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An excerpt from www.HouseOfNames.com archives copyright 2000 - 2016


The ancestors of the bearers of the Cothren family name are thought have lived in ancient Anglo-Saxon England. They were first found in the town of Coddington, Cheshire. Although there are locations of the same name in Nottingham and Herefordshire, the Cheshire branch of the family is thought to be the source of most, if not all, cases of the name.

Cothren Early Origins



The surname Cothren was first found in Cheshire at Coddington, a civil parish in the unitary authority of Cheshire West. The place name dates back to the Domesday Book of 1086 where it was listed as Cotintone. Coddington is also located in Nottinghamshire (a village), Derbyshire (home of two farms) and Herefordshire (a tiny hamlet.) The Domesday Book lists Cotintone in Nottinghamshire and Cotingtune in Herefordshire. [1]CITATION[CLOSE]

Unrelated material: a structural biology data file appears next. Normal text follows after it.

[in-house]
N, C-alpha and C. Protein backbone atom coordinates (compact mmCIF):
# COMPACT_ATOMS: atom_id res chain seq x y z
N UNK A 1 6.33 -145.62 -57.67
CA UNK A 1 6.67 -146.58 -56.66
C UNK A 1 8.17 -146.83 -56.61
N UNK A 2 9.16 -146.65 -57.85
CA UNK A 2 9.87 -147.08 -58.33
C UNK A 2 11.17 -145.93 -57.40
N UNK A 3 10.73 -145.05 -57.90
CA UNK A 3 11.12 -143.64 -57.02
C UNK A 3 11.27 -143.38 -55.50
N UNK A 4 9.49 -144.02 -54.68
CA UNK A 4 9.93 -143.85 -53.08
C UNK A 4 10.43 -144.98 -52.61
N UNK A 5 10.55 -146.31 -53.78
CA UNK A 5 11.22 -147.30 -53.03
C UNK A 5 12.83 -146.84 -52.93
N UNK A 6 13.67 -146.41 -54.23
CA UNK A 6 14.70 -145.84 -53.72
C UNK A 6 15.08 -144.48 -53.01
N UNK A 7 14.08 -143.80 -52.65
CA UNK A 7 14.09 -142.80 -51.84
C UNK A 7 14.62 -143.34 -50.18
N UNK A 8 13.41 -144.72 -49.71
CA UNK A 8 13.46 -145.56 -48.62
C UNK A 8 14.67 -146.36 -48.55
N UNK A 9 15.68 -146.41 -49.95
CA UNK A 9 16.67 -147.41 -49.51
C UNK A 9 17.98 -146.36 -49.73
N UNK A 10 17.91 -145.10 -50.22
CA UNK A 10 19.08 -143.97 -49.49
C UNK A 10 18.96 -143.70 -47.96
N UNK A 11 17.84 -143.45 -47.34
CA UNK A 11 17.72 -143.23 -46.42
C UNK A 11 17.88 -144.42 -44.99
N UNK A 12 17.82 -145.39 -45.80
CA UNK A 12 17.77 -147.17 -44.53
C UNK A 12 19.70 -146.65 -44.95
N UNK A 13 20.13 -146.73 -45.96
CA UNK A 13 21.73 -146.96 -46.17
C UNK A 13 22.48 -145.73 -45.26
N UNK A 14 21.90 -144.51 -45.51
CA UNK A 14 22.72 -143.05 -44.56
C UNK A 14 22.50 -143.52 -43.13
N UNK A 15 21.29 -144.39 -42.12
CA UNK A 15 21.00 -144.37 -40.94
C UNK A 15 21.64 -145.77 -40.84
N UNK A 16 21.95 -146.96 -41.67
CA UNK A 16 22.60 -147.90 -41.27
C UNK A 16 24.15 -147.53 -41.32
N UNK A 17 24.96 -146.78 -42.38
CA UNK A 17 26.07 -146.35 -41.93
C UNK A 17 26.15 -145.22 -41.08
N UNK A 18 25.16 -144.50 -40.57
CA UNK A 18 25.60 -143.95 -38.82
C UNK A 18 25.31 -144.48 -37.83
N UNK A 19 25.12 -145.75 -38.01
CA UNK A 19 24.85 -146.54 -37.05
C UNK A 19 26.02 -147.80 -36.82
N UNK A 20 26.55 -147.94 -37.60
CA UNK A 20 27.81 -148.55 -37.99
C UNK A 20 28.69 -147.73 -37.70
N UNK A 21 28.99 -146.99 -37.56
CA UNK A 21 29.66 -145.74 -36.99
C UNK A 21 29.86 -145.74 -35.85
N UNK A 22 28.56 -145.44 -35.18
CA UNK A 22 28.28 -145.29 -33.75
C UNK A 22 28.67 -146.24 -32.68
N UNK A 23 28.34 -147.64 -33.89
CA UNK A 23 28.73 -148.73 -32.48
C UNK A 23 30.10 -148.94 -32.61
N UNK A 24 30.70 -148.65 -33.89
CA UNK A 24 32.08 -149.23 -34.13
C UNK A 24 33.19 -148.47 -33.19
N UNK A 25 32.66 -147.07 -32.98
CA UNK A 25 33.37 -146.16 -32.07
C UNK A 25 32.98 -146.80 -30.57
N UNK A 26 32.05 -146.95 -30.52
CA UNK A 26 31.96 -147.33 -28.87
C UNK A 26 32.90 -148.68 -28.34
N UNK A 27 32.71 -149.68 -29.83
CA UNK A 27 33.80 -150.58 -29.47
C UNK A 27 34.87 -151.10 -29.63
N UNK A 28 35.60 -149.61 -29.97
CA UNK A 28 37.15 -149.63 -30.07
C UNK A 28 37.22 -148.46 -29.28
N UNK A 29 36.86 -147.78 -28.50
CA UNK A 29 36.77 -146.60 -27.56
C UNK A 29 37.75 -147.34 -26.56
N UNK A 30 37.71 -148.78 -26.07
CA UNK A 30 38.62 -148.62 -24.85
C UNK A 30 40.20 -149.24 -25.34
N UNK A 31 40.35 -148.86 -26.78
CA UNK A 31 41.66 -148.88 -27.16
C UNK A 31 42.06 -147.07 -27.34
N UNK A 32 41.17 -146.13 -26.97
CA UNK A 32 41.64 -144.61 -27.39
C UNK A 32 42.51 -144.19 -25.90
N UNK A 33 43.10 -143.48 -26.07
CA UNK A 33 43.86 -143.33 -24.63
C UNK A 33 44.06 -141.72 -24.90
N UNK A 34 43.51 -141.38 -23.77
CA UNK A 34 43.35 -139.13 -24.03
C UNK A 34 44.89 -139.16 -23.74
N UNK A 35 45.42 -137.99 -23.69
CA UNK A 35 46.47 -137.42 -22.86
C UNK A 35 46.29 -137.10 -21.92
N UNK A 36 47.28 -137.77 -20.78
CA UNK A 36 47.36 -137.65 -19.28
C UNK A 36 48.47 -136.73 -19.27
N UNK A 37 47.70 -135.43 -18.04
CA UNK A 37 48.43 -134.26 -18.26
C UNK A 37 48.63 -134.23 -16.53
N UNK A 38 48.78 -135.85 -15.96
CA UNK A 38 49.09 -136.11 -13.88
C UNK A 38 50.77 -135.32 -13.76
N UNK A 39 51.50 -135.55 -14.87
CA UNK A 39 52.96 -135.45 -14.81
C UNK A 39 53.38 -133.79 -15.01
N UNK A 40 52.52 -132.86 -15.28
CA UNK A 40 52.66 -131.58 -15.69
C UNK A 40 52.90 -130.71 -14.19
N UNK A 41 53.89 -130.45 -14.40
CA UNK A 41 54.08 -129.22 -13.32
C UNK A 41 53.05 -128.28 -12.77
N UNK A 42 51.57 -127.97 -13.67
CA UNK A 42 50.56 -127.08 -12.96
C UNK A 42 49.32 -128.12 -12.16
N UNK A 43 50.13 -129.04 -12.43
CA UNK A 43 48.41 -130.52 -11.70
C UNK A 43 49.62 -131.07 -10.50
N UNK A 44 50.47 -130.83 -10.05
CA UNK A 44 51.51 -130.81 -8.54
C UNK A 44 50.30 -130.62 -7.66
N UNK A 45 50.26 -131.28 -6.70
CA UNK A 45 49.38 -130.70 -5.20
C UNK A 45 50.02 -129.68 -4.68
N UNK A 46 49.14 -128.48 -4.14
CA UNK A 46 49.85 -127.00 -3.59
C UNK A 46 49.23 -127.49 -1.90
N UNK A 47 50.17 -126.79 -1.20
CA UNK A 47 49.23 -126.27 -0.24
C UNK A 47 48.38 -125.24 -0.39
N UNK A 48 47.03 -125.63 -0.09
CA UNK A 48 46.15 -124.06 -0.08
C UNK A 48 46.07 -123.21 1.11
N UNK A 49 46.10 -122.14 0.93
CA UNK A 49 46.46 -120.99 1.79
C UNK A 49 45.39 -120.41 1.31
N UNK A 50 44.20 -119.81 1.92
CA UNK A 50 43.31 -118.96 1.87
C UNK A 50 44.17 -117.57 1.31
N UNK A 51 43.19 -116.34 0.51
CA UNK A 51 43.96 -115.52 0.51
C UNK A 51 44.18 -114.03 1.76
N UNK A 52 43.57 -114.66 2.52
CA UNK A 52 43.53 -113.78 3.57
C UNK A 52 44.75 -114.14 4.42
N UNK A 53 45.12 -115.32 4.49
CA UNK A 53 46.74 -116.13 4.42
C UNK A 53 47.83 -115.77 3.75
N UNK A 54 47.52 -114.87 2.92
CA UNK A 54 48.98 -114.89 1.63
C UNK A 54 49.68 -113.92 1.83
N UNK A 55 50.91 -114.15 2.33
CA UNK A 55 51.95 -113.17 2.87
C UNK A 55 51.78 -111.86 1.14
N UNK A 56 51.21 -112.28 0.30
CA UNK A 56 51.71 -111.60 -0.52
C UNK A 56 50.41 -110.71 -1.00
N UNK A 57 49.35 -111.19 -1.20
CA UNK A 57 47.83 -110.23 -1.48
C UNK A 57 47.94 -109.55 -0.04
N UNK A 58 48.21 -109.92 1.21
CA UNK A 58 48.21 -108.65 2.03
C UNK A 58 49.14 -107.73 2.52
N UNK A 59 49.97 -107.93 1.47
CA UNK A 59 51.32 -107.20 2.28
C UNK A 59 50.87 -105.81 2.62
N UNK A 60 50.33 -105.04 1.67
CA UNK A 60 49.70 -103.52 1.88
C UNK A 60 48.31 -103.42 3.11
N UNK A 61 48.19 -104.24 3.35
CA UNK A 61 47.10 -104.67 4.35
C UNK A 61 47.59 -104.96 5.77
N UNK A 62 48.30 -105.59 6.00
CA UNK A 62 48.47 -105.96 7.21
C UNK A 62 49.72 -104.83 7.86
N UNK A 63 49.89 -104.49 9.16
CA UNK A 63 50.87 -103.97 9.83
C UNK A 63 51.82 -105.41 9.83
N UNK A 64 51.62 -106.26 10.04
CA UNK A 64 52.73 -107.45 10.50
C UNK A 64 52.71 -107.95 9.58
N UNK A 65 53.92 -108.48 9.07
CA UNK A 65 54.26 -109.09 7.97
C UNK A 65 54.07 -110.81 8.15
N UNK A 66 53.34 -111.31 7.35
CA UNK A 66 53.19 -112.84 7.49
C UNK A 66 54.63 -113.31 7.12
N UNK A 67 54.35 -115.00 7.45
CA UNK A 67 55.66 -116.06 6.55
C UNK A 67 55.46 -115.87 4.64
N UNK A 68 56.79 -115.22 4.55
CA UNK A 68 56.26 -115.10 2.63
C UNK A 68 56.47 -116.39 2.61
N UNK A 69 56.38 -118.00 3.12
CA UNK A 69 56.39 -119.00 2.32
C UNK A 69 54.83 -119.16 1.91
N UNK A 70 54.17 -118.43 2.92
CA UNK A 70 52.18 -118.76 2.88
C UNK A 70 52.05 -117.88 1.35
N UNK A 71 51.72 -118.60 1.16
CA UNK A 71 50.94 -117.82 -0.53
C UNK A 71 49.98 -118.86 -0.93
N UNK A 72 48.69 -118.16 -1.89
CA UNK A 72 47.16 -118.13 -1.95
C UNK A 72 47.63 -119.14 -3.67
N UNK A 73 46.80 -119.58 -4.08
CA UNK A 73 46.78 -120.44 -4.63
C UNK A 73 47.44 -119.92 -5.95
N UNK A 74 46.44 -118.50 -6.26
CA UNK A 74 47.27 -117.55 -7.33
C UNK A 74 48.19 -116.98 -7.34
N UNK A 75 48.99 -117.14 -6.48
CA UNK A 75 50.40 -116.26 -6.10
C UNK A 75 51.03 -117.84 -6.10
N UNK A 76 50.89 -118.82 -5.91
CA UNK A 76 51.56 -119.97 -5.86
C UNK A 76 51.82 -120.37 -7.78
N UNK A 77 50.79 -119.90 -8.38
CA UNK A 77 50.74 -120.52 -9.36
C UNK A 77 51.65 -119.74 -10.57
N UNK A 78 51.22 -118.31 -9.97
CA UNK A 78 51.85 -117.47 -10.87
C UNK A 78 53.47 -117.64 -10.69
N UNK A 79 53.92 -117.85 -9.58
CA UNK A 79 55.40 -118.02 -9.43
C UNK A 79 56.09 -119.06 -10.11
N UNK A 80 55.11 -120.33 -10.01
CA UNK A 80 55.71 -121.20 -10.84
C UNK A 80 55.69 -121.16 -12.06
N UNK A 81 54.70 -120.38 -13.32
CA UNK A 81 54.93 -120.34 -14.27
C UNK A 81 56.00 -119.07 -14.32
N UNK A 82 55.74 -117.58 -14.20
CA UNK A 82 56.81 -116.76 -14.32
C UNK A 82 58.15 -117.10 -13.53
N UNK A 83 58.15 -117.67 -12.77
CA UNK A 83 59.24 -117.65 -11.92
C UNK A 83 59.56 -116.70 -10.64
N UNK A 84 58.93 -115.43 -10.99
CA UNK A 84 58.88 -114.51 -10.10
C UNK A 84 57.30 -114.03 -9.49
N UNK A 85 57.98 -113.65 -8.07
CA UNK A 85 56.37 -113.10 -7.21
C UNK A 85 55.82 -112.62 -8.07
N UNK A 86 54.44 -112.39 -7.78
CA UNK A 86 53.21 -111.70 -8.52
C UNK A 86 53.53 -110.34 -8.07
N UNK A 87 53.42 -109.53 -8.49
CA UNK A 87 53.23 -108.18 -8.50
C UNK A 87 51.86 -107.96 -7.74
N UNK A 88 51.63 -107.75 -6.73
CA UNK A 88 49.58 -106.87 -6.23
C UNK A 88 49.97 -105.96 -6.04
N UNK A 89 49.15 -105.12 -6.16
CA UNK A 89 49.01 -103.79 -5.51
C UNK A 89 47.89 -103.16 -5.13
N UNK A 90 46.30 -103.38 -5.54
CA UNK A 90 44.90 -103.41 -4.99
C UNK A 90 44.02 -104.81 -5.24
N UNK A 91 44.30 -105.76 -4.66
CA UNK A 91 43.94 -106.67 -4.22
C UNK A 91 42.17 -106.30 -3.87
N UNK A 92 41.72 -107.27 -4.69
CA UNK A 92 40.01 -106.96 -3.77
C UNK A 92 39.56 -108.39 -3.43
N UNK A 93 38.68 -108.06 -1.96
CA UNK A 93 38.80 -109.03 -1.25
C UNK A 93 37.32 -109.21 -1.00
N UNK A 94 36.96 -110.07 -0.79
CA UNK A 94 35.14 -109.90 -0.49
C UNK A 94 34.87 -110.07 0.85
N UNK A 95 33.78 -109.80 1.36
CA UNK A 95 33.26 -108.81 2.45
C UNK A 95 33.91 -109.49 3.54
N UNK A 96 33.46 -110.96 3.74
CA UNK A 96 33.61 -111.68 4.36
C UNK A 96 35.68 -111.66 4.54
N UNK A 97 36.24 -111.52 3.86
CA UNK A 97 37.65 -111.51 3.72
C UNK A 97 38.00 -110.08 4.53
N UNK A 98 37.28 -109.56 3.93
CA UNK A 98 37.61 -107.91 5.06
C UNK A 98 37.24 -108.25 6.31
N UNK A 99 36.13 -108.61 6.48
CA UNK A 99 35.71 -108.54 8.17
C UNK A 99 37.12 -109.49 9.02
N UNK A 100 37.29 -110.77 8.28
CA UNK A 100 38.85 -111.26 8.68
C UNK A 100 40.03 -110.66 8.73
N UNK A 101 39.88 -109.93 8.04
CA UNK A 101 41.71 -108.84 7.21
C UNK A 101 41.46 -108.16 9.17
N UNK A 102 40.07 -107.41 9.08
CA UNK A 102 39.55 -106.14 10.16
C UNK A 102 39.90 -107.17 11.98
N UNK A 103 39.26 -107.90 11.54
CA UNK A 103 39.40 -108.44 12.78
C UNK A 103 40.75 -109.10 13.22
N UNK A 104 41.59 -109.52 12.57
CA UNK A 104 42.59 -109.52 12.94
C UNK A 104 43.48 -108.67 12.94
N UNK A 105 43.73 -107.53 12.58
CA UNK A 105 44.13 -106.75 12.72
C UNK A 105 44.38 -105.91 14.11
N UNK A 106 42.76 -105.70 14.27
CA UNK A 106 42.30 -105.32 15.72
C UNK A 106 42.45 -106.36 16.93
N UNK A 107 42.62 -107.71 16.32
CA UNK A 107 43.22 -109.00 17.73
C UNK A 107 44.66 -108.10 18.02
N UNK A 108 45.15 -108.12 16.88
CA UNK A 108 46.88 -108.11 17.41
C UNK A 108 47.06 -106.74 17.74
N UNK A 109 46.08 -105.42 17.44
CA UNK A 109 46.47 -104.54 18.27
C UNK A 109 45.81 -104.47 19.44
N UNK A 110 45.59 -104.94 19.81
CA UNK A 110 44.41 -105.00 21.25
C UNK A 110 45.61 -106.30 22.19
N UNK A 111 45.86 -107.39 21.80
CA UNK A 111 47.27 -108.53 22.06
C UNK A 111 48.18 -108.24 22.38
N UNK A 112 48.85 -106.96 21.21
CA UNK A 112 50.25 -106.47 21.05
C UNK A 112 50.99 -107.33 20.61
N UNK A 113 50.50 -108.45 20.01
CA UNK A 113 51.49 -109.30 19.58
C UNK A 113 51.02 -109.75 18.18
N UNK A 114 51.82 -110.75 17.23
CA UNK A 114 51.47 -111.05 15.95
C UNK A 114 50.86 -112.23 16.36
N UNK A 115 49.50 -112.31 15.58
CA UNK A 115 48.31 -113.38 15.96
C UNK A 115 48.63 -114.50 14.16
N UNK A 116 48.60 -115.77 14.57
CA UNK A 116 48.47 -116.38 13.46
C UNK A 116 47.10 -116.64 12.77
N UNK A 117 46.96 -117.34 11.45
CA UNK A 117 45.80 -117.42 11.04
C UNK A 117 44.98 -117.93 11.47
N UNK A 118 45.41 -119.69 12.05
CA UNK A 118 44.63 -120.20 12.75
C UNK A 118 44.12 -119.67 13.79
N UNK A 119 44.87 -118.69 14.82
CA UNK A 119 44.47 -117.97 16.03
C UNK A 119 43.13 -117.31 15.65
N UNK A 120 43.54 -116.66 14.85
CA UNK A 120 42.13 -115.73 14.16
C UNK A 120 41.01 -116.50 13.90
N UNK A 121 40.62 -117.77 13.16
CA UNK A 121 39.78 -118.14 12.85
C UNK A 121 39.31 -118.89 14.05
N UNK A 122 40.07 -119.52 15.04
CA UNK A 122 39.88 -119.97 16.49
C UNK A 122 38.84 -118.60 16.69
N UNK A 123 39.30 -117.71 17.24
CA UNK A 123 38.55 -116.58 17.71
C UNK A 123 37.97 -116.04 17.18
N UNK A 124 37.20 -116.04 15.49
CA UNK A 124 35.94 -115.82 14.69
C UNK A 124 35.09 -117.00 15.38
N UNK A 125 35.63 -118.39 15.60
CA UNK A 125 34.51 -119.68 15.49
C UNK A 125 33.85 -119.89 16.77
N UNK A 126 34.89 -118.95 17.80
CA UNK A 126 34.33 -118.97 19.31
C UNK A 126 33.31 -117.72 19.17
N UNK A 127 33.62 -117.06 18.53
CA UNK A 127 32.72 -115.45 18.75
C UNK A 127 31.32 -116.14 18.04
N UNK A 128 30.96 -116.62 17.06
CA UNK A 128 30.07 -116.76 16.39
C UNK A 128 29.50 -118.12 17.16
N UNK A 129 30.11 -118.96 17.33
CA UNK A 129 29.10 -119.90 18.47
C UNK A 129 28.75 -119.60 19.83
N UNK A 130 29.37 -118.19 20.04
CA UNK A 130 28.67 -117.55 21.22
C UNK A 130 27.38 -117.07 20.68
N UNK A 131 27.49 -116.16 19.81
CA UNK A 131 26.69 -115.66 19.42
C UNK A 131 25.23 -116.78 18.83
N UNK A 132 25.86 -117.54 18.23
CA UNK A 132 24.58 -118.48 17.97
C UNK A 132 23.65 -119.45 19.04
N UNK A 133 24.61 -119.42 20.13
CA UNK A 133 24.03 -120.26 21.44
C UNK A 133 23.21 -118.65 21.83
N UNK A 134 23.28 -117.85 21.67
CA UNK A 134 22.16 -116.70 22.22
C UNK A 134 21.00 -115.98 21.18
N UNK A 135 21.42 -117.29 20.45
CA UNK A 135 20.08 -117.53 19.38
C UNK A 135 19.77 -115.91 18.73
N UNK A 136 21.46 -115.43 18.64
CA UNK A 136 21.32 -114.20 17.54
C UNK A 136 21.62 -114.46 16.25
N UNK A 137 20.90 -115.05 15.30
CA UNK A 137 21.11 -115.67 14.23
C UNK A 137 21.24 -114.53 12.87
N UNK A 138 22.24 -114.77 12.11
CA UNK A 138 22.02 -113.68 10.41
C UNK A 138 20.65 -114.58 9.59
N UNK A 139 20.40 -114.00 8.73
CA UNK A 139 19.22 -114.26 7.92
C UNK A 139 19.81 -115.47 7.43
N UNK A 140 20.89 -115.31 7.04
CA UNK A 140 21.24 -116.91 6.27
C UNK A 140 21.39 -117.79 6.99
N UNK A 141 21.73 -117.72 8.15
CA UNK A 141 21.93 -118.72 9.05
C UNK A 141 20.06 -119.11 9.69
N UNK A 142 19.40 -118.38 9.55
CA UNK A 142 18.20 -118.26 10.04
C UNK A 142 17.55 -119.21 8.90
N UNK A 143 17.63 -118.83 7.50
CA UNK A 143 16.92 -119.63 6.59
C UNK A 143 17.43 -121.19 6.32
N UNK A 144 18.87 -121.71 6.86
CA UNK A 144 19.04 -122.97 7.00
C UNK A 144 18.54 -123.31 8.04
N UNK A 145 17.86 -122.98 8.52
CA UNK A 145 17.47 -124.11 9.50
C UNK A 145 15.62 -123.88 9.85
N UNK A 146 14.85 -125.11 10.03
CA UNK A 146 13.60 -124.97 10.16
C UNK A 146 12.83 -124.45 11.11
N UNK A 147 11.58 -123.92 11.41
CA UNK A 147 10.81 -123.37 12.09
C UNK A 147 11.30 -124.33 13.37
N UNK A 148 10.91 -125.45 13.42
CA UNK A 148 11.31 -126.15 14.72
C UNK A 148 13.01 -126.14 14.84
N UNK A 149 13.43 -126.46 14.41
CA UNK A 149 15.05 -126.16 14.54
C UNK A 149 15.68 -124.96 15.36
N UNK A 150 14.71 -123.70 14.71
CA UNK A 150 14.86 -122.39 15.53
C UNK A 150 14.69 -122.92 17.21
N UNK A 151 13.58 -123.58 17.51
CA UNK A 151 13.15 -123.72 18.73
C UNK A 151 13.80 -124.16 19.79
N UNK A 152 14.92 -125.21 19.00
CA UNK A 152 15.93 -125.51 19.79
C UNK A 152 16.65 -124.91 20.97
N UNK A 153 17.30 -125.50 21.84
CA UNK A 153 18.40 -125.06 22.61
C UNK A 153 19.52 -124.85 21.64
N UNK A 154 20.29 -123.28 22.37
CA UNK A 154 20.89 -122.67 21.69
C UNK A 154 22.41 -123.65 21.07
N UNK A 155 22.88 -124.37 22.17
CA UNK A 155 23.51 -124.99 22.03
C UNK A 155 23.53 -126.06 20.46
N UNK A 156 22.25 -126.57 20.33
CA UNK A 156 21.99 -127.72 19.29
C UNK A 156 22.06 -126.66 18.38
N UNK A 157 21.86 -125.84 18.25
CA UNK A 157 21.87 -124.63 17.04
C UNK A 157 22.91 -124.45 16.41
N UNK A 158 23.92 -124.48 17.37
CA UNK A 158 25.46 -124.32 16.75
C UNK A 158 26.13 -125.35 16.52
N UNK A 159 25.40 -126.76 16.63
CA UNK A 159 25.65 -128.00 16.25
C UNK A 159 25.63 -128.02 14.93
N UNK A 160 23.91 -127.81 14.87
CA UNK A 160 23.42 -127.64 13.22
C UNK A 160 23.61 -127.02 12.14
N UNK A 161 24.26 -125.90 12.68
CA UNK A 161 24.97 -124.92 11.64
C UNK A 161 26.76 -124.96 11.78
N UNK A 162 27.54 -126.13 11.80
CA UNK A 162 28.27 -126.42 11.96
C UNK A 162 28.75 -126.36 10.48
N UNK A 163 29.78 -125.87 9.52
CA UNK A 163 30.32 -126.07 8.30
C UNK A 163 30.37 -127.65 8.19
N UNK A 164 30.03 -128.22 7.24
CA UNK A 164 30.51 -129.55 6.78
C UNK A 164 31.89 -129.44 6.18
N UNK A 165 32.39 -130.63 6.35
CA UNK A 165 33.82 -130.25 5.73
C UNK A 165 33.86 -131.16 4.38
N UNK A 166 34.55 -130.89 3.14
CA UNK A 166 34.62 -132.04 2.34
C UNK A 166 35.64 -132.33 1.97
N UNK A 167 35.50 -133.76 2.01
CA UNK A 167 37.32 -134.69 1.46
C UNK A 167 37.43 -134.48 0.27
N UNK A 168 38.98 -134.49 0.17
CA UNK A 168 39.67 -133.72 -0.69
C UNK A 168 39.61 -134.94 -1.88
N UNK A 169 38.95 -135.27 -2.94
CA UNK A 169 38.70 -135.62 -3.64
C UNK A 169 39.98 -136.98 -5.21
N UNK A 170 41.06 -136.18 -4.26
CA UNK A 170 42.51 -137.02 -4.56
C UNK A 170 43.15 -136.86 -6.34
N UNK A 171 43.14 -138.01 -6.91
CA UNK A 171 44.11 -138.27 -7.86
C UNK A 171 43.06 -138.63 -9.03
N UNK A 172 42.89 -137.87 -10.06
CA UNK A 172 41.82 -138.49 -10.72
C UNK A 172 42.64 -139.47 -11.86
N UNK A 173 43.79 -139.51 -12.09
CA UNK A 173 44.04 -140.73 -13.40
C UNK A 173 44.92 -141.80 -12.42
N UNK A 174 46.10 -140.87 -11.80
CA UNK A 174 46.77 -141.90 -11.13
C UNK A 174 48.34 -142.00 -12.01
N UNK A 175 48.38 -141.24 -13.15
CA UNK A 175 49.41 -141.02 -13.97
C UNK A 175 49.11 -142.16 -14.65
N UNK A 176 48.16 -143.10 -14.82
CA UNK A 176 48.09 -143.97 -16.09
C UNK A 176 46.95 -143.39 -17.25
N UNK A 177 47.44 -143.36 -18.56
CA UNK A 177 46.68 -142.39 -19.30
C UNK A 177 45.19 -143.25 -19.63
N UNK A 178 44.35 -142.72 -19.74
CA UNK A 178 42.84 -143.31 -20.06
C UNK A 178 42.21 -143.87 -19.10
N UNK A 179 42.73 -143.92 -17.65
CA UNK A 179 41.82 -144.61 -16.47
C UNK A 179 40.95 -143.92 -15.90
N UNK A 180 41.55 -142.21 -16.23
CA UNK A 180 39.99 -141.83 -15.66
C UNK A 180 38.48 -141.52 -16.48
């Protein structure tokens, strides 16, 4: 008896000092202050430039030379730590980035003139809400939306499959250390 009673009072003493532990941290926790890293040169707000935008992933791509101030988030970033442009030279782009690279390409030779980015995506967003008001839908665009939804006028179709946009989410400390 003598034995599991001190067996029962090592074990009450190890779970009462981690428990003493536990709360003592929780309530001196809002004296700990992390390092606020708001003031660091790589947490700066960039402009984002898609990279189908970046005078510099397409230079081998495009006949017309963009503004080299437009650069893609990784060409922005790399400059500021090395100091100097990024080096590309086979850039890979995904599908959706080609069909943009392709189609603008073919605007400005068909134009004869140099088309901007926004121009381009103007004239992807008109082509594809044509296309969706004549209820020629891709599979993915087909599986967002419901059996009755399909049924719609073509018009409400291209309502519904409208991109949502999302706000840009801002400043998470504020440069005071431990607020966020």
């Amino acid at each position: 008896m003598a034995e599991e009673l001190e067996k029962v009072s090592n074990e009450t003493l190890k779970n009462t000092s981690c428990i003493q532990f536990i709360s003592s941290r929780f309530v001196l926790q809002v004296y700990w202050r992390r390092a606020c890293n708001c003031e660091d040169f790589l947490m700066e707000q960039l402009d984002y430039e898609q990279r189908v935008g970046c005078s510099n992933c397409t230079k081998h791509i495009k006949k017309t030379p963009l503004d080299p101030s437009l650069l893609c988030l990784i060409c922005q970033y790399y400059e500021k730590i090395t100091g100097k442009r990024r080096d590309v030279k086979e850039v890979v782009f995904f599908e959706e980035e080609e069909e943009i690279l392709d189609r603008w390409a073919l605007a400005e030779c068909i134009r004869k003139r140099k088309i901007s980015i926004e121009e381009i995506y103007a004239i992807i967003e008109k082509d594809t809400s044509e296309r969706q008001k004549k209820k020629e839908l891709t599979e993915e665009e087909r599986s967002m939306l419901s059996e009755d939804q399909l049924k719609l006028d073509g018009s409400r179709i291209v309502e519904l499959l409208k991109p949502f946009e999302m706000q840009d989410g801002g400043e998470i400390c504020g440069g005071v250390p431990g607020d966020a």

Williams, Dr Ann. And G.H. Martin, Eds., Domesday Book A Complete Translation. London: Penguin, 1992. Print. (ISBN 0-141-00523-8)
The place name literally means "estate associated with a man called Cot(t)a," from the Old English personal names + "ing" + "tun." [2]CITATION[CLOSE]
Mills, A.D., Dictionary of English Place-Names. Oxford: Oxford University Press, 1991. Print. (ISBN 0-19-869156-4)

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Cothren Spelling Variations


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Cothren Spelling Variations